Muokkaaja: heinäkuu 22, 2022, 6:21 pm

>12 waltzmn: Maybe I'm having trouble understanding this concern because our catalog is comprehensive and expansive, not mindful of others' potential reference, use, or just poking around. If you in fact have the anthology The Best of C. S. Lewis in your catalog, don't you necessarily have a "work" that includes The Screwtape Letters, The Great Divorce, and Miracles, regardless of which contents or thinking led you to get, catalog, and keep the work? (I haven't looked but presume you cataloged TBoCSL as such; alternatively, you might catalog TSL and TGD separately, but then you'd lose both identification of the anthology in your catalog and any "contained in" feature for its individual contents.) There are certainly things in our catalog that don't reflect who we are, for whatever reasons (largely inertia?); but I don't see such reflections as motivating factors in my LT membership or activity. I'd welcome knowing more about your collection and uses in this regard.

heinäkuu 22, 2022, 7:37 pm

>16 jasbro: Maybe I'm having trouble understanding this concern because our catalog is comprehensive and expansive, not mindful of others' potential reference, use, or just poking around. If you in fact have the anthology The Best of C. S. Lewis in your catalog, don't you necessarily have a "work" that includes The Screwtape Letters, The Great Divorce, and Miracles, regardless of which contents or thinking led you to get, catalog, and keep the work?

I may be having trouble understanding your concern, too. To be sure this is clear, I have The Best of C. S. Lewis; I do not have a volume that is labelled The Screwtape Letters or The Great Divorce.

I want two things:
1. For reasons of physical cataloging, I want to know that I have The Best of C. S. Lewis.
2. For reasons of logical cataloging, I want to know that I have The Screwtape Letters and The Great Divorce.

Notice that these are separate goals. Right now, LT does the former; it does not do the latter except via work-to-work relationships -- certainly too much for a person who does not use LT to understand. The goal would be to do both.

But now note another problem: Suppose we just did a simple inheritance, and LT said I had a copy of Screwtape. Then someone looking through my library might look for Screwtape -- and not find it, because I do not have that particular volume. I have a copy of the text, but I do not have that book.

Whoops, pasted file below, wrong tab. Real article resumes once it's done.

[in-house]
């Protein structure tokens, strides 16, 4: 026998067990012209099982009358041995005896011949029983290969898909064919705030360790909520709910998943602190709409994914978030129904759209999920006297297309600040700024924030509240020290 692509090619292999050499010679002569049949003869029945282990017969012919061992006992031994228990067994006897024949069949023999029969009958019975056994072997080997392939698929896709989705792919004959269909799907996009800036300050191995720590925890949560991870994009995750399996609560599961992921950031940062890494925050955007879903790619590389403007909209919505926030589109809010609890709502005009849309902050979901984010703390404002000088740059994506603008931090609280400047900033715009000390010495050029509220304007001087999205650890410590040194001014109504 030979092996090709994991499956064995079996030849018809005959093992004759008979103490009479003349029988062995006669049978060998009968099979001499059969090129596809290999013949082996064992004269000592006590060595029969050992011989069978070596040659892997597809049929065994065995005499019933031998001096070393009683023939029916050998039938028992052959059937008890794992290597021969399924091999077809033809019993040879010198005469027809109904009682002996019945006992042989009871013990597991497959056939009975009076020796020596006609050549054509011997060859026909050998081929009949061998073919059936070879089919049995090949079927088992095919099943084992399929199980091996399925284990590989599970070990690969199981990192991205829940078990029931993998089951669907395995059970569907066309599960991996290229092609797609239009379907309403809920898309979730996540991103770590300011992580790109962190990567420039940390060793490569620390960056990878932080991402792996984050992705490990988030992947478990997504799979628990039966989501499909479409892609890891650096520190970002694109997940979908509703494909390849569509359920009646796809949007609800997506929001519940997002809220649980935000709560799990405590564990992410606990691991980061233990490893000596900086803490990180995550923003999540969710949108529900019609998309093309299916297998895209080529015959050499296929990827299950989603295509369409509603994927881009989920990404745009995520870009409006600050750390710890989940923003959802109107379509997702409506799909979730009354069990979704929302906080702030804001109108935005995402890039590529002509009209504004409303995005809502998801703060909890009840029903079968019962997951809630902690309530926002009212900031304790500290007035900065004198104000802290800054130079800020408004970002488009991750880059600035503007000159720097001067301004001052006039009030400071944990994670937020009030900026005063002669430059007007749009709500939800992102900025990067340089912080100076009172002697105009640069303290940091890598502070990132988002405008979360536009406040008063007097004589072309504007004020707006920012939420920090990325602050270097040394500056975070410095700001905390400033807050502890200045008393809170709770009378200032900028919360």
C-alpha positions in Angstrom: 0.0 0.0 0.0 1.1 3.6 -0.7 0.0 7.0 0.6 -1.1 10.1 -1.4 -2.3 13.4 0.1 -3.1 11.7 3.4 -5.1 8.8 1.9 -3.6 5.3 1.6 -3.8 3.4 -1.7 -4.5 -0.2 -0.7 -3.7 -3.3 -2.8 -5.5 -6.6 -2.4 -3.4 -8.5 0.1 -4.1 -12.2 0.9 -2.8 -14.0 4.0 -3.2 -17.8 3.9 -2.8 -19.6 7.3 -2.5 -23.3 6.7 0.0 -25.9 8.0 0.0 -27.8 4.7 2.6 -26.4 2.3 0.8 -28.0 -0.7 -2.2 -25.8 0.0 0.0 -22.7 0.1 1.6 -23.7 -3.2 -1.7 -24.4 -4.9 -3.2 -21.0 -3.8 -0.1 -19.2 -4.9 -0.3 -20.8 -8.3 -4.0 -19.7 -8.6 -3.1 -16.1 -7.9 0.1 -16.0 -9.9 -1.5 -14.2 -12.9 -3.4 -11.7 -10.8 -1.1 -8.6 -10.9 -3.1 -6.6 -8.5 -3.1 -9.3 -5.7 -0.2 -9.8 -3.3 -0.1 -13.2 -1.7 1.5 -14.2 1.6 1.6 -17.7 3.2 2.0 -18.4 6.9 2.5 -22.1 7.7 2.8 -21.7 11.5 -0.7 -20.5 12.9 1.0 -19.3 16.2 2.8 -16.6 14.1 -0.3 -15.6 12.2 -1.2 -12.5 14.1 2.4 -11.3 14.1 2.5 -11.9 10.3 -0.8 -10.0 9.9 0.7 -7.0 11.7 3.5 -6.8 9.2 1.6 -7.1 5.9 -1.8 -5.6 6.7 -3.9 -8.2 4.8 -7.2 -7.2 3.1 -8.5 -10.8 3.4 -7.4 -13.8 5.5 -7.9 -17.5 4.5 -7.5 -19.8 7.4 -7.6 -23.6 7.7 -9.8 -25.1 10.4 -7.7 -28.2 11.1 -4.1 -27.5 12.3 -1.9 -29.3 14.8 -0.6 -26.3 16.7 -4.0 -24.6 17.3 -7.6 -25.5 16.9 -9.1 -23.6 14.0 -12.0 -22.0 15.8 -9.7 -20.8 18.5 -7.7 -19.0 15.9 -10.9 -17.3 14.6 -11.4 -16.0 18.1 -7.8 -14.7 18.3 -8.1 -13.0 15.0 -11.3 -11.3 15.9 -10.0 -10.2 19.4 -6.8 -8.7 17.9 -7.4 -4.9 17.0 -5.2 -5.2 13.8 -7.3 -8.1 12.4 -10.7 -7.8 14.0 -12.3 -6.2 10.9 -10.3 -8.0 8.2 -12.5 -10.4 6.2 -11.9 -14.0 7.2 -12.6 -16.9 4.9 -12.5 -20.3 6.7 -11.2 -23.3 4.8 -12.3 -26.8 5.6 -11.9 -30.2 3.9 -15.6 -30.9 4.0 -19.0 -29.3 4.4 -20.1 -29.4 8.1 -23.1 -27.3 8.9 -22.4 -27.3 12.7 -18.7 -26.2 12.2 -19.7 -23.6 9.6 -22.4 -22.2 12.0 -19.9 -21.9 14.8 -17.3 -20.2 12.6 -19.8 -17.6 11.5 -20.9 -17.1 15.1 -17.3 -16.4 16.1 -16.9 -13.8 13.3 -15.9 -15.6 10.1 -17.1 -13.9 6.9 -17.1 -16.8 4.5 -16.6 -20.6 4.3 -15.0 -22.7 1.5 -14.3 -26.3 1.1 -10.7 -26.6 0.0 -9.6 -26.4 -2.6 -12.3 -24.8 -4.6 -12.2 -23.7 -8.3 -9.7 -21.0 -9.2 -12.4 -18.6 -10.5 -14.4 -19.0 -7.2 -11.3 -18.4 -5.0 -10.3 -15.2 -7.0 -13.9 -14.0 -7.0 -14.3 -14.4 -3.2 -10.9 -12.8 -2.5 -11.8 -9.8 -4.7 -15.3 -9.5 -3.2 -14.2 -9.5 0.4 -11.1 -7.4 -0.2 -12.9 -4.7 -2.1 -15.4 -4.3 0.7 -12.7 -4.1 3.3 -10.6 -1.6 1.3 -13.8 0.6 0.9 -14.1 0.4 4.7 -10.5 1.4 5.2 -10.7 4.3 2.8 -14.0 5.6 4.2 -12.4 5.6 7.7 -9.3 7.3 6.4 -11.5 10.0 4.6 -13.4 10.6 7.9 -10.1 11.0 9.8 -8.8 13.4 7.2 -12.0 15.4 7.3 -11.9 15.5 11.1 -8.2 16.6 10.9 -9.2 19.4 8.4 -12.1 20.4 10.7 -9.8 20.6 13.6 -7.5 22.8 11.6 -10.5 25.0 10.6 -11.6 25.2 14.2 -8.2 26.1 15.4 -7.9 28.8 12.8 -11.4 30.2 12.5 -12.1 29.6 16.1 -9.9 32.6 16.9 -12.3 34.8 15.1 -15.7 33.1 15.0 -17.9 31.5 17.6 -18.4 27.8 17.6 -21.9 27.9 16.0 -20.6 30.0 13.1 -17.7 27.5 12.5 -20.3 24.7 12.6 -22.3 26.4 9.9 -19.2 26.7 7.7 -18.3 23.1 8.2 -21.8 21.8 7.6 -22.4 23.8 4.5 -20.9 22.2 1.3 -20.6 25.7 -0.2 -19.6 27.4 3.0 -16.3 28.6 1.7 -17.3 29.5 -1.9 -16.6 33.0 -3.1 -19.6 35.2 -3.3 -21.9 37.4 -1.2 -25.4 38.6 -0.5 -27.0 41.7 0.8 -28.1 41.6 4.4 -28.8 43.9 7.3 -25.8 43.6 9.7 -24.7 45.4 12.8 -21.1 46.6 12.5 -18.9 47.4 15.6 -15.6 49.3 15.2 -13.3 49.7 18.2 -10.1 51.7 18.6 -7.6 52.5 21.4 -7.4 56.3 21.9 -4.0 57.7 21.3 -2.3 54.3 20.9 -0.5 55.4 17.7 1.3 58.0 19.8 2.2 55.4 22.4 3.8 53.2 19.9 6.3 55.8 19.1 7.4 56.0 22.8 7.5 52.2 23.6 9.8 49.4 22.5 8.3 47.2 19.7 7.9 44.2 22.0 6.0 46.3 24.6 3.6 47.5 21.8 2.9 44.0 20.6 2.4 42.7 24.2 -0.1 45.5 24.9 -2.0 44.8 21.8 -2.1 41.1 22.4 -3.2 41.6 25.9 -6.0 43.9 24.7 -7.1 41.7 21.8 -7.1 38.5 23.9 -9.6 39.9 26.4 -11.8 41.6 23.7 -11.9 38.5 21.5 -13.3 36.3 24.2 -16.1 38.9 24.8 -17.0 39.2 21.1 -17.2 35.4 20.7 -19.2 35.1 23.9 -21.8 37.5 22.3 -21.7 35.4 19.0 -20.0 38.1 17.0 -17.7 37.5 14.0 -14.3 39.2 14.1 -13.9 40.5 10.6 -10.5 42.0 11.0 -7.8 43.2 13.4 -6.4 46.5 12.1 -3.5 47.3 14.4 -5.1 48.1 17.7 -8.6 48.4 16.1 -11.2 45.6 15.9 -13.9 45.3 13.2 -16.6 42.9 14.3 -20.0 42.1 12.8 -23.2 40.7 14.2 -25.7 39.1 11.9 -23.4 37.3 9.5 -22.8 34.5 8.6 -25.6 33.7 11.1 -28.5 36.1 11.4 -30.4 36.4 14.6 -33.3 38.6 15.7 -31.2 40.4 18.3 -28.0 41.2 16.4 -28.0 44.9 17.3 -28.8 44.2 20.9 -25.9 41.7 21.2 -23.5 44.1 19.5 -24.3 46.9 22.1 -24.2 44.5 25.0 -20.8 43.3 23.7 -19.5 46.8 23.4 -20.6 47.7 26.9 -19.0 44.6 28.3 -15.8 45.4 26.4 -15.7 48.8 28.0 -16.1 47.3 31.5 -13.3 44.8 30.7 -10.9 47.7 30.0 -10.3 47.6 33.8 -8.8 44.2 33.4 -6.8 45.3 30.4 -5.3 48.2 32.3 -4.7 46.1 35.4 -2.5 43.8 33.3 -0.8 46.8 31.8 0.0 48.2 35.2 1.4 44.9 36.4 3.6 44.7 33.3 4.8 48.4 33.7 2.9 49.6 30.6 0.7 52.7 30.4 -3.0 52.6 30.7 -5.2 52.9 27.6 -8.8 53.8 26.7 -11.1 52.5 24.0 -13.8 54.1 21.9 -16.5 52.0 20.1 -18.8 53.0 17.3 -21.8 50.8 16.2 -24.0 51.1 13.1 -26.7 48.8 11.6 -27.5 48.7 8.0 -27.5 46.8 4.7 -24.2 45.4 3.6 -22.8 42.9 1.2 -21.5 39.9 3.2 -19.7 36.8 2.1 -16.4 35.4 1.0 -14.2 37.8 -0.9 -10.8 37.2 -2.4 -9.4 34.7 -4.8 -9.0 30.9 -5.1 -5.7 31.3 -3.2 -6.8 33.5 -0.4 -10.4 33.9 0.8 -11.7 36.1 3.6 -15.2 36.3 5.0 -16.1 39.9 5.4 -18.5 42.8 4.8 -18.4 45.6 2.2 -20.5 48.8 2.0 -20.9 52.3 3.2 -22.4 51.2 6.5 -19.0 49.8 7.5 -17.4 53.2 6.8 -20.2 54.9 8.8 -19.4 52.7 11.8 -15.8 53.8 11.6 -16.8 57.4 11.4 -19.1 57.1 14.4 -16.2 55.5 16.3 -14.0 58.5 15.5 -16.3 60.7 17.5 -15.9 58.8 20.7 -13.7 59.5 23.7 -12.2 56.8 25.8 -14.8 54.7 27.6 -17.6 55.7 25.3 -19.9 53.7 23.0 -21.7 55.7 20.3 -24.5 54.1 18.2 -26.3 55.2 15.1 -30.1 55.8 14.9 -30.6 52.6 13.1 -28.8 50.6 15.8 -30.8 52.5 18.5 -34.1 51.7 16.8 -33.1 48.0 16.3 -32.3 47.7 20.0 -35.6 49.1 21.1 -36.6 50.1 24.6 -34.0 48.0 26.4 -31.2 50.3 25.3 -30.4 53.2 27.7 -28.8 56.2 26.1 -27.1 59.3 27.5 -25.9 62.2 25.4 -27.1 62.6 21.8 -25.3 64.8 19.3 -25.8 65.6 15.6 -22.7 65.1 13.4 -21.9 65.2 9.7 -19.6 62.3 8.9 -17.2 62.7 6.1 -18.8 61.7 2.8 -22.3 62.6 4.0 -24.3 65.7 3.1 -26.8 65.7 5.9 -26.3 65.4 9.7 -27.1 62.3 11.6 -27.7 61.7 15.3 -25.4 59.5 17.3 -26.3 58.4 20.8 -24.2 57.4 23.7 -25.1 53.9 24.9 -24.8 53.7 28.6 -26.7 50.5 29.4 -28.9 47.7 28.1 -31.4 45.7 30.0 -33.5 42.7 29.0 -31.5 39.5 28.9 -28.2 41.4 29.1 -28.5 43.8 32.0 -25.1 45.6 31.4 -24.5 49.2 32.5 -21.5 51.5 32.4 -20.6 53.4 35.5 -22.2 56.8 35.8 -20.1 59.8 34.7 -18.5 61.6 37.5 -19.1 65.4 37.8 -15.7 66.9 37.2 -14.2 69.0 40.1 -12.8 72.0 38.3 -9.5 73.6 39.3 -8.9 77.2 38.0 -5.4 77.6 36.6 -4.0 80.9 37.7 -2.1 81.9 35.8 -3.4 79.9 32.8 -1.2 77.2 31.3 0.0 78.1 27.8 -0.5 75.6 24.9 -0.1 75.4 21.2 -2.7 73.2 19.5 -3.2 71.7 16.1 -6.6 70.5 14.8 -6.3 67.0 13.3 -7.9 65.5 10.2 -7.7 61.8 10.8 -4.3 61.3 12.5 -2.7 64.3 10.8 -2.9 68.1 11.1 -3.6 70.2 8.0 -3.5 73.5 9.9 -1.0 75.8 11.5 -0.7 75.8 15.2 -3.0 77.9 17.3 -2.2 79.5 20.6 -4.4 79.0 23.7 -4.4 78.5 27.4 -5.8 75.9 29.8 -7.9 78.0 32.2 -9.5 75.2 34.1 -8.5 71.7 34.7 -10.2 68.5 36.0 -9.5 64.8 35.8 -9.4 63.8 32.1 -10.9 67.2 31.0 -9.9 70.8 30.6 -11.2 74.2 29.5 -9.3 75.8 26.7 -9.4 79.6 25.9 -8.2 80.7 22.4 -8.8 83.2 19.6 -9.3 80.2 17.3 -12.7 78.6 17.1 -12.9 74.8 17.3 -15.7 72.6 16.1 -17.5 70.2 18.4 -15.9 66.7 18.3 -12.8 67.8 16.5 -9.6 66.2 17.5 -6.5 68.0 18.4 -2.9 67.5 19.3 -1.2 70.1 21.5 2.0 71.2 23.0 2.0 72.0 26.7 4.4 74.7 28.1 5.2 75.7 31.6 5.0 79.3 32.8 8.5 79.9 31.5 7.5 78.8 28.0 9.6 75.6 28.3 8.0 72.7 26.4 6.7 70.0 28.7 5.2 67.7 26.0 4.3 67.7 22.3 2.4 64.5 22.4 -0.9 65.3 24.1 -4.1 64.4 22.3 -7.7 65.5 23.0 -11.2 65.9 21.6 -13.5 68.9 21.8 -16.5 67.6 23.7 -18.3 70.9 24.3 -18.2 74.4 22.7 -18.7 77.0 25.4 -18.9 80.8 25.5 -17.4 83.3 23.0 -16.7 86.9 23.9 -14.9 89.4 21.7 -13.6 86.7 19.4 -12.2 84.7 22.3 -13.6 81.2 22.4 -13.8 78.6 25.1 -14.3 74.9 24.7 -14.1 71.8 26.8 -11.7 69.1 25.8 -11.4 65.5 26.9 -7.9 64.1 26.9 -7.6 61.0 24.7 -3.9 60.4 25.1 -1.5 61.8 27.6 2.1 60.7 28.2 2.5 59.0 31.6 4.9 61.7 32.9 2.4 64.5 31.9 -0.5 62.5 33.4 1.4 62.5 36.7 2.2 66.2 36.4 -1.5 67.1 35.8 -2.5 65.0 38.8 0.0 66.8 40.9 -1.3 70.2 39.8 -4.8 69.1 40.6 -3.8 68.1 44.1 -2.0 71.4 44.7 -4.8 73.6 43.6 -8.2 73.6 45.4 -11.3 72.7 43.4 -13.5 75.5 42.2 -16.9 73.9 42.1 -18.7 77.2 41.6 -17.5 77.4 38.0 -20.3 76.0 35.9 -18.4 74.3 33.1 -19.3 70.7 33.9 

By having a two-level hierarchy, LibraryThing could supply both those needs.

There are other psychological issues, which is what I was talking about, but the argument for having inheritance of books does not depend on the psychology. It depends only on the need for both physical and logical cataloging.

If that satisfies you, you can stop there.

But I have a much more complicated example. This is not a big problem with Lewis, because Lewis's "works" are pretty clearly defined. It is far less clear with my Middle English books. Take a specific example, St. Erkenwald. It has been proposed that it is by the Gawain Poet/Pearl Poet. Some believe it; others do not. So I have one volume that includes it with the works of the Gawain Poet: The Complete Works of the Gawain-Poet. I also have it in an anthology, The Owl and the nightingale ; Cleanness ; St. Erkenwald. I have a different Gawain Poet anthology, containing only the universally recognized works: Sir Gawain and the Green Knight / Patience / Pearl: Verse Translations. I have multiple editions of Sir Gawain and the Green Knight; I have an edition of Pearl. I have J. R. R. Tolkien's Sir Gawain and the Green Knight, Pearl, and Sir Orfeo. And so on... I won't get into my editions of Sir Orfeo.... I also have a critical edition of The Owl and the Nightingale: A facsimile of Jesus College Oxford MS. 29 and British Museum MS. Cott (Early English Text Society Original Series) that LT seems to mis-catalog and I haven't managed to straighten out because this is such a mess....

Now: Suppose someone comes in and wants to know if I have St. Erkenwald. Yes... but not in a specific volume. And one of the two copies -- the good one, that's close to the original Middle English -- doesn't have St. Erkenwald in the title. And figuring out the above mess is not easy at all.

So it would really help to have a multi-layer system.

Muokkaaja: heinäkuu 22, 2022, 7:41 pm

>17 waltzmn: Thanks for your reply. I now see, I'm gonna hafta poke around in your library a bit! :D

elokuu 11, 2022, 1:40 pm


joulukuu 28, 2022, 11:26 am


joulukuu 28, 2022, 11:38 am


maaliskuu 1, 3:19 pm


maaliskuu 2, 7:51 pm

Requesting icons (checkmarks, ticks, or otherwise) to indicate unowned works that are contained in owned works, e.g. Max Eastman’s Enjoyment of Poetry (1913), contained in Eastman’s Enjoyment of Poetry with Other Essays in Aesthetics (1939), in turn contained in Eastman’s Enjoyment of Poetry, with Anthology for Enjoyment of Poetry (1951). See also: https://www.librarything.com/topic/341559#7829057, https://www.librarything.com/topic/341559#7829267, and https://www.librarything.com/topic/341559#7829436

maaliskuu 2, 8:45 pm

>23 jasbro:
I'd like this, and I think it would be widely appreciated. When I have wished for such a mark in the past, I have thought of it as a "virtually in library" mark.